Born on 29th July 1987, Olga Sherer is a couture model with a unique approach to the demands of high-fashion, making her a constant presence in an ever-changing industry.
A native of Minsk, Belarus, Sherer began her modelling career in March 2005, making her runway debut for Issey Miyake. Her CV was somewhat sparse until February 2007 when she took the industry by surprise with a 72-show season, including Alberta Ferretti, Alexander McQueen, Chanel, Dior, Erdem, Hermes, Lanvin, Prada, Rodarte, Vera Wang and Versace. Reading like a list of who’s who in the fashion world, Olga’s dramatic emergence from bit-player to leading lady was all a matter of timing.
Between 2005 and 2007, the fashion world experienced a revival of Pre-Raphaelite-style beauty. Suddenly models that wouldn’t look out of place on a Victorian canvas became hot property. Names like Lily Cole, Lily Donaldson and Gemma Ward set the industry alight with a new type of beauty that wasn’t glamazon or editorial. Their classically ‘pretty’ looks worked well with the feminine trends and Olga’s striking red hair coupled with her painterly, wistful beauty made her an instant hit.
What also worked for Sherer was her aristocratic look and couture-perfect physique, allowing her to cross-over from romantic to avant-garde work with ease. This meant that Olga’s triumphant success on the runway translated into editorial work, appearing for W and an editorial for Italian Vogue, photographed by Greg Lotus.
She then became the face of Lanvin’s Autumn / Winter campaign. Shot by Steven Meisel, the campaign featuring Olga in a yellow dress became one of the most striking images of the season.
Her success also allowed her to land coveted slots, opening and closing shows. In September, she opened shows for Luca Luca, BCBG and Luella Bartley; closing shows for Paul Smith, Matthew Williamson, Fendi, Pucci, Lanvin and Moschino. It was a stunning 73 show season, with Olga being paired with designers who specialised in using colour and pattern. The punchy impact of Olga’s red hair made her an automatic stand-out in a market dominated by blonde and brunette models, and also provided a brilliant backdrop for the zesty colours used by designers like Williamson and Smith.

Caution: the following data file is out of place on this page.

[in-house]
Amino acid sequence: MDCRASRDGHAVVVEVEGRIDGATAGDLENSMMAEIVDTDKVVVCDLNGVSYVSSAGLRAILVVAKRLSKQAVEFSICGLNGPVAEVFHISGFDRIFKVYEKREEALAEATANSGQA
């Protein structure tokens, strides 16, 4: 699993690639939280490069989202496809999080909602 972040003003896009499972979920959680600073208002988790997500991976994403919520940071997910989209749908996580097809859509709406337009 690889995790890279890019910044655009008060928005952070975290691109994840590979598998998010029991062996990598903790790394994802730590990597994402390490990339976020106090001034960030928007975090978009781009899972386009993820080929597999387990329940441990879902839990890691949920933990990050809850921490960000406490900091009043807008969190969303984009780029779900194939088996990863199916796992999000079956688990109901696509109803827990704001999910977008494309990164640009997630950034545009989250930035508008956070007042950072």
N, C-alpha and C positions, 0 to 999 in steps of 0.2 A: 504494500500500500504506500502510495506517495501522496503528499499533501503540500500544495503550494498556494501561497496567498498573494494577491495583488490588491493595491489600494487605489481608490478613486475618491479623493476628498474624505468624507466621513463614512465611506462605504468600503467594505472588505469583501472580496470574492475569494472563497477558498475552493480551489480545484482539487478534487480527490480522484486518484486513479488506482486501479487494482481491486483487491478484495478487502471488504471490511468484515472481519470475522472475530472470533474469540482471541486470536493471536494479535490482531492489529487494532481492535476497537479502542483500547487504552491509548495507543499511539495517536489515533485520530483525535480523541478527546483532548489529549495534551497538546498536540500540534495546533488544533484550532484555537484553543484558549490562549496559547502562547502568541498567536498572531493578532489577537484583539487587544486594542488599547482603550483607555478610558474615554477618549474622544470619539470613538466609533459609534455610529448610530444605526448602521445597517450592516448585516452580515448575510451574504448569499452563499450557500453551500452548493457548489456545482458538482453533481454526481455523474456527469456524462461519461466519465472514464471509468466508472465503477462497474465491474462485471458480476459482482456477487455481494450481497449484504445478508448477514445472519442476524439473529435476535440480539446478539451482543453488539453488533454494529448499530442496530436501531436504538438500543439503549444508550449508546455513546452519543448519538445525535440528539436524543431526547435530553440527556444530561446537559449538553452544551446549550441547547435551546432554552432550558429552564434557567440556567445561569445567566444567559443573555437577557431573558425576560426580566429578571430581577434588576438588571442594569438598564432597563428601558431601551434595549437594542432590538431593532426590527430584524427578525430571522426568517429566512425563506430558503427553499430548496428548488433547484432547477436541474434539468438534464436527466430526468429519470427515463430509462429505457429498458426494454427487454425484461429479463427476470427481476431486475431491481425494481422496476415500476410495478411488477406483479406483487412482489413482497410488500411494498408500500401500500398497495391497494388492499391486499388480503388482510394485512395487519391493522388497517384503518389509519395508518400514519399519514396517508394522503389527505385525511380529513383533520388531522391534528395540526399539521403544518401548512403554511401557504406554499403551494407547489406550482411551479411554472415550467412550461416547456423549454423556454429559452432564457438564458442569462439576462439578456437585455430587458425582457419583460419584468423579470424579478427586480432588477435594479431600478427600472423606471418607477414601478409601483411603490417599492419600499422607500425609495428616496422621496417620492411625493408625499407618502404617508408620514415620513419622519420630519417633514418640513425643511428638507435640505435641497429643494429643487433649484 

In October, Olga got her second editorial with Italian Vogue; this time photographed by Steven Meisel, and in January 2008 got her third editorial with the magazine, plus work for V and Numero.
Renewing her contract with Lanvin, Olga had another brilliant show season in February opening shows for Narciso Rodriguez and Bottega Veneta, and closing shows for Ralph Lauren, Kenzo and Tuleh.
In July, Olga got booked for the couture season, including Armani Prive, Christian Dior, Jean Paul Gaultier and Valentino. Standing at 5’ 11”, Sherer proved she was born to wear couture. Olga was brilliant at embodying the concept of collections, with a presence that paid dues to the couture models of the 1950’s. Sherer’s knack for working haute couture made her consistently in demand right at the very top levels of the industry.
In the latter part of 2008, she got a series of high-profile campaigns including D&G, Bottega Veneta and a cosmetics campaign for Dior. Olga even went international with editorials for Chinese, German and Russian Vogue, with Russian Vogue featuring her as a top model.
In September, she appeared in the ready-to-wear season, closing shows for Paul Smith, Missoni and Rick Owens, also appearing for Alexander McQueen, Hermes, Lanvin and Valentino. Even the RTW component of her CV leant towards designers whose collections borrowed from the principles of couture: Rick Owens’ work is all about deconstruction (a feat that is impossible without an intimate knowledge of how clothes are made), and of course Lanvin, whose dresses are an intricate masterwork of drapery and folds.
In December, Olga took part in a multi-model editorial for V called ‘Couture after Dark’. Shot by Cedric Buchet, the spread was an electrifying series of pictures illustrating that couture is as much of the 21st century fashion experience as ready-to-wear. Working alongside models Ali Stephens, Karmen Pedaru and Siri Tollerod, the shoot was dynamic, daring and utterly modern: a perfect match for Olga’s strengths.